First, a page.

David F. Sandberg, 2016, USA
Expanded from David F. Sanberg’s short film whose problems (what, you just go to bed?) is fairly forgivable in a short format. The scares here are fine – there’s a lot of mileage to be achieved from silhouettes with glinting eyes – and it explores the possibilities of multiple light sources well, and it utilises that staple James Wan trick efficiently (now it’s there; now it’s not; now it’s there – but closer (loud music sting)!). Of course, why ghosts sometimes need to squat down (to be scary, presumably), or why Diana is carving her name in the floor and how she can suddenly make doors unopenable or why her footfalls can suddenly be heard (to be scary, presumably) is never quite explained (she’s supernatural mumblemumble) – but we can go with that. But in expanding the short film and a back-story is apparently called for, ‘Lights Out’ establishes how it then means to go on within the first half hour: with weak and ridiculous exposition. Typically, the cast are agreeable enough but they ultimately have scraps to work with.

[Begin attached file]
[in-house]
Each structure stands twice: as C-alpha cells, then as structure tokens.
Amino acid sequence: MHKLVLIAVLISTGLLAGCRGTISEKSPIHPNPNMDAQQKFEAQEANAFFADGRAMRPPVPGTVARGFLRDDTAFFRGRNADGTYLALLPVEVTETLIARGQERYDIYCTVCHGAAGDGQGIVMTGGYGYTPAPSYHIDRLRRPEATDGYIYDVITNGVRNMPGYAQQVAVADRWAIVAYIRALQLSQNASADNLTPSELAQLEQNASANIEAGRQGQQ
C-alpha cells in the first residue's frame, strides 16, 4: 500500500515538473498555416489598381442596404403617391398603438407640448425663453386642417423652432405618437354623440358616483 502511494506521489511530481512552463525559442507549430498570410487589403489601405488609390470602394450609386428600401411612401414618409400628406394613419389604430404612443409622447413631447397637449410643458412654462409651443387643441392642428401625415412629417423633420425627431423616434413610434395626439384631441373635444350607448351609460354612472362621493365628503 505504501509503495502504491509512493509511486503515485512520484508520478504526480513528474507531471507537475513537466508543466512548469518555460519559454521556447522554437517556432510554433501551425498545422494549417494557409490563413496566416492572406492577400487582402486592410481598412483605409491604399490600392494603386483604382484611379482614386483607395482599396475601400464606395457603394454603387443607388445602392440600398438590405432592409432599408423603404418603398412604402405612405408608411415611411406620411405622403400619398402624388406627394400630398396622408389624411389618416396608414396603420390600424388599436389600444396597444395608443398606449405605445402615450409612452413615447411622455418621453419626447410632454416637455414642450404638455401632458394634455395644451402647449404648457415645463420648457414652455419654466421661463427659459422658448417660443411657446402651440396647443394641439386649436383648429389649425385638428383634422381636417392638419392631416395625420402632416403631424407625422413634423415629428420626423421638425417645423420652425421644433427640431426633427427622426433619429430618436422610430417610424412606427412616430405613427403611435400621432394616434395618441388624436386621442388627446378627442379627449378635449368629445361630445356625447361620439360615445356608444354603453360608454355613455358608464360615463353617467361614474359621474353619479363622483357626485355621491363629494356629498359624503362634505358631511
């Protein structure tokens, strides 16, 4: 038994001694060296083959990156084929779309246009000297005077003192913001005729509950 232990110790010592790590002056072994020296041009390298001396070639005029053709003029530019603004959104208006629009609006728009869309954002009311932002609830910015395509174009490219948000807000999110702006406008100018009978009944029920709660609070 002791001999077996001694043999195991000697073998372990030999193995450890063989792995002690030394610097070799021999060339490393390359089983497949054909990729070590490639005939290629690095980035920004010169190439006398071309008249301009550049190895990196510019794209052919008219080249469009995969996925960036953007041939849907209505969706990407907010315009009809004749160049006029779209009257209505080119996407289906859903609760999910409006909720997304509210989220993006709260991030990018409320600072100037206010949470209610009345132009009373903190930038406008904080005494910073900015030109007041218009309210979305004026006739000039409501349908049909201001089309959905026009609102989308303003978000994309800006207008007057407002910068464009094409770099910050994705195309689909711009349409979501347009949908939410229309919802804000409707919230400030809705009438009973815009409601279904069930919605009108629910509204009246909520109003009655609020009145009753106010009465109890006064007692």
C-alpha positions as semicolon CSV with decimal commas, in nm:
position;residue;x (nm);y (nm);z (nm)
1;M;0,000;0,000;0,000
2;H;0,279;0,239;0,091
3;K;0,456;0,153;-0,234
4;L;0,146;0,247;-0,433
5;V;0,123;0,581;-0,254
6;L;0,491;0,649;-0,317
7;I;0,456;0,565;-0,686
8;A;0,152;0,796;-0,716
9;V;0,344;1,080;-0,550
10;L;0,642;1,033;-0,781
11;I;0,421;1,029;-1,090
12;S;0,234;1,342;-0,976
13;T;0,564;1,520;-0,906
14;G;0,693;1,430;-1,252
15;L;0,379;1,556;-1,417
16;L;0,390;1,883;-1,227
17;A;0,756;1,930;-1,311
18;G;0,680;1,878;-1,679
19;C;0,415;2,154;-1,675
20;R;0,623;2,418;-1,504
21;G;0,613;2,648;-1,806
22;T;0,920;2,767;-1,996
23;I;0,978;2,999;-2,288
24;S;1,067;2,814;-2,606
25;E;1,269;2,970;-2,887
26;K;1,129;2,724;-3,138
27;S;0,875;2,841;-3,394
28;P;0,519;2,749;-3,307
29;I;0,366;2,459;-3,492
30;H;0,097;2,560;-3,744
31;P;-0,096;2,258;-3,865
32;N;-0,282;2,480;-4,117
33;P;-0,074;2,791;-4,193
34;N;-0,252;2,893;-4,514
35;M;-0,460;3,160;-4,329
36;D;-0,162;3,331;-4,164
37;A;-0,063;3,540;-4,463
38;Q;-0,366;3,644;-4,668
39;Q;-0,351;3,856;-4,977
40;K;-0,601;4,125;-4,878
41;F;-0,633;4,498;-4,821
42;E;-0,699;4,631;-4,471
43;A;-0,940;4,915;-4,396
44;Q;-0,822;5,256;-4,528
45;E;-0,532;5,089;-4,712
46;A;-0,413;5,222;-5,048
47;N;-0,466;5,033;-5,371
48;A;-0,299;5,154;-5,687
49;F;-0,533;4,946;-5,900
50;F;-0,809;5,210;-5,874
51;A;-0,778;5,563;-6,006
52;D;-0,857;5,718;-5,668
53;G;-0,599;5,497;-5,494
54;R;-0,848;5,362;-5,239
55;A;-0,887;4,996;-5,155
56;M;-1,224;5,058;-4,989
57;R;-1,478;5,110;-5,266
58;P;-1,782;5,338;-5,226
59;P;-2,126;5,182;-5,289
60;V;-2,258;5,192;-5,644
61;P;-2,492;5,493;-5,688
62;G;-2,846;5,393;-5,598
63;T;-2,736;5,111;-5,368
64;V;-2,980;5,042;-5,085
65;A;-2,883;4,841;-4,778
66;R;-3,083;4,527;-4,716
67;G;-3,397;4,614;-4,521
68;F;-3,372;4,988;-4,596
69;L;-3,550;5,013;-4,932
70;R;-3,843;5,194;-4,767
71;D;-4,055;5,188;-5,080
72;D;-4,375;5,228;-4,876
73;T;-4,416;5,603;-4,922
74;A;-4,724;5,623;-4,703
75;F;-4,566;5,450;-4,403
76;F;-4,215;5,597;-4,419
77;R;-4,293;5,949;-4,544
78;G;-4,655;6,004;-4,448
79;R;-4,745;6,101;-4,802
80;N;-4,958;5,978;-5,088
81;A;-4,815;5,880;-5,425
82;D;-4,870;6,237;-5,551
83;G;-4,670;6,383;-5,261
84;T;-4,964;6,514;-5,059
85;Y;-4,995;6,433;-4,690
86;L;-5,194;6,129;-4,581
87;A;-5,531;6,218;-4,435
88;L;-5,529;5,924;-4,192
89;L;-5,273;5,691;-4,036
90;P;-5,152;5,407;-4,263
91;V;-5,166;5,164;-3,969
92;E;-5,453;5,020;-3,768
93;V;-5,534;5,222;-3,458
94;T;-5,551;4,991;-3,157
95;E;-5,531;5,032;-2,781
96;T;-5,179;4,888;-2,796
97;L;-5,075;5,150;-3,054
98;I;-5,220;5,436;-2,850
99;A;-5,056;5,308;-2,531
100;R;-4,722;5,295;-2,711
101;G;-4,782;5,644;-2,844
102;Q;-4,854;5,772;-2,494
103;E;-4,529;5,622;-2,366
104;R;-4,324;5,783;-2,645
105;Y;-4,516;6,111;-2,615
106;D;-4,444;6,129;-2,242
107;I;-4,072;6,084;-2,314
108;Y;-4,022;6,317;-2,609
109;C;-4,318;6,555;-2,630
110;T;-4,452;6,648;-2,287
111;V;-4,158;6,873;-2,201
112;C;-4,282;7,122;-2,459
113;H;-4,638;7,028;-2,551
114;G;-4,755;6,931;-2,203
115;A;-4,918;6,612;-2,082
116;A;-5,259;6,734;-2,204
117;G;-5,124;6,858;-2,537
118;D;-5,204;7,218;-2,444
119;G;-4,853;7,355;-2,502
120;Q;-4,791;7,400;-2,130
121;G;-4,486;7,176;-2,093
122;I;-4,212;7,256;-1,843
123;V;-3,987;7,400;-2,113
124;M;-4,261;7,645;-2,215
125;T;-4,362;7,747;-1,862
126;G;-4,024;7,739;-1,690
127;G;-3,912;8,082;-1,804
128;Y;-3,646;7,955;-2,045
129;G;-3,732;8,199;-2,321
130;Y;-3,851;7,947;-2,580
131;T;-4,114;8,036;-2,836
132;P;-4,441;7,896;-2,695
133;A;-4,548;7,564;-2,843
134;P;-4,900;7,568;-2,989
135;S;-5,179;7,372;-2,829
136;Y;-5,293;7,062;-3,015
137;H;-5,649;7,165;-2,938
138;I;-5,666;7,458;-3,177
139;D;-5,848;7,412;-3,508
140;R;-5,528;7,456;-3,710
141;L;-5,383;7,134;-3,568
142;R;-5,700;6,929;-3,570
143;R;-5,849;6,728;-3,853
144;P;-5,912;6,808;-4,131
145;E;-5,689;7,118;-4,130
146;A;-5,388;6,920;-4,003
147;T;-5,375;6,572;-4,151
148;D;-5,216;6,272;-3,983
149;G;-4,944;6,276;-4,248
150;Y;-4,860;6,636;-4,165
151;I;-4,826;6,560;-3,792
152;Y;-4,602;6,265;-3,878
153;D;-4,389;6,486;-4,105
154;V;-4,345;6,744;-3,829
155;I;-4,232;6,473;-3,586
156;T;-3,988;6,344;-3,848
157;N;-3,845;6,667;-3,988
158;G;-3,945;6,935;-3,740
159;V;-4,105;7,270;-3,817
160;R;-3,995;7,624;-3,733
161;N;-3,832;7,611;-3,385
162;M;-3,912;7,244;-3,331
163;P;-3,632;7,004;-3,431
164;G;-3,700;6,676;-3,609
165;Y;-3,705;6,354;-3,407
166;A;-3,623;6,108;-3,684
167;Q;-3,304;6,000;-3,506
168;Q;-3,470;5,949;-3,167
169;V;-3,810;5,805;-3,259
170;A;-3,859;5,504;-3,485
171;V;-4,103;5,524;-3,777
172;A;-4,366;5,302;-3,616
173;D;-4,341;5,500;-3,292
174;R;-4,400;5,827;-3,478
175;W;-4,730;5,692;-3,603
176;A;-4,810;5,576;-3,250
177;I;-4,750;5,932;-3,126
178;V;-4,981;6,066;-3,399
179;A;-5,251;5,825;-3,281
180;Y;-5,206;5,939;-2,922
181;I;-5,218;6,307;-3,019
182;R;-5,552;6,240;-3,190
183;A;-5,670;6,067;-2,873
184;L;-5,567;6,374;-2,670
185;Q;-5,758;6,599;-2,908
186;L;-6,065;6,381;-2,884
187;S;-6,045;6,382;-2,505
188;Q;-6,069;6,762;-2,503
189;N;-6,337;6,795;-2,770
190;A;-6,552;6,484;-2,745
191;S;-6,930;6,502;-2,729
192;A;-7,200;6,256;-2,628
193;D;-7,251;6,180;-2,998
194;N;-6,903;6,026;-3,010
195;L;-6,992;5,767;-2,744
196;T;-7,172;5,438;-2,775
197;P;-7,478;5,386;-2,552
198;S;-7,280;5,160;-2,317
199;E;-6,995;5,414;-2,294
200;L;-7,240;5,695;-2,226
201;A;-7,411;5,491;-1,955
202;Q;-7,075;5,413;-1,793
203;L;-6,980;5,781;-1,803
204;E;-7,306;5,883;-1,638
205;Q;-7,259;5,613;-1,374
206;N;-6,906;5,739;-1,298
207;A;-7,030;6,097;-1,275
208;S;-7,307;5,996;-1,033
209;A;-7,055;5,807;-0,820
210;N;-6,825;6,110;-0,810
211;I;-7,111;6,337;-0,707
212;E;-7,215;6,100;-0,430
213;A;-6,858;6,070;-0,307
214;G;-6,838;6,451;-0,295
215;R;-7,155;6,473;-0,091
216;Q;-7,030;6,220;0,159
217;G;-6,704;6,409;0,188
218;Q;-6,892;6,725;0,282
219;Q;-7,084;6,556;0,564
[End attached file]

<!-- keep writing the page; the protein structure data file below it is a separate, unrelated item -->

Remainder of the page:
The weakness of the script becomes more problematic when it’s obvious that Diana is a manifestation of the mother Sophie’s mental illness. The solution to this then is obvious, and the film goes through with the logical conclusion, but this is also cruel. The solution to mental illness is suicide? Perhaps Eric Heisserer and Sandberg’s script thinks it is being shocking and hard-hitting, but it just comes over as thoughtlessly mean. Enough to be insensitive and therefore offensive.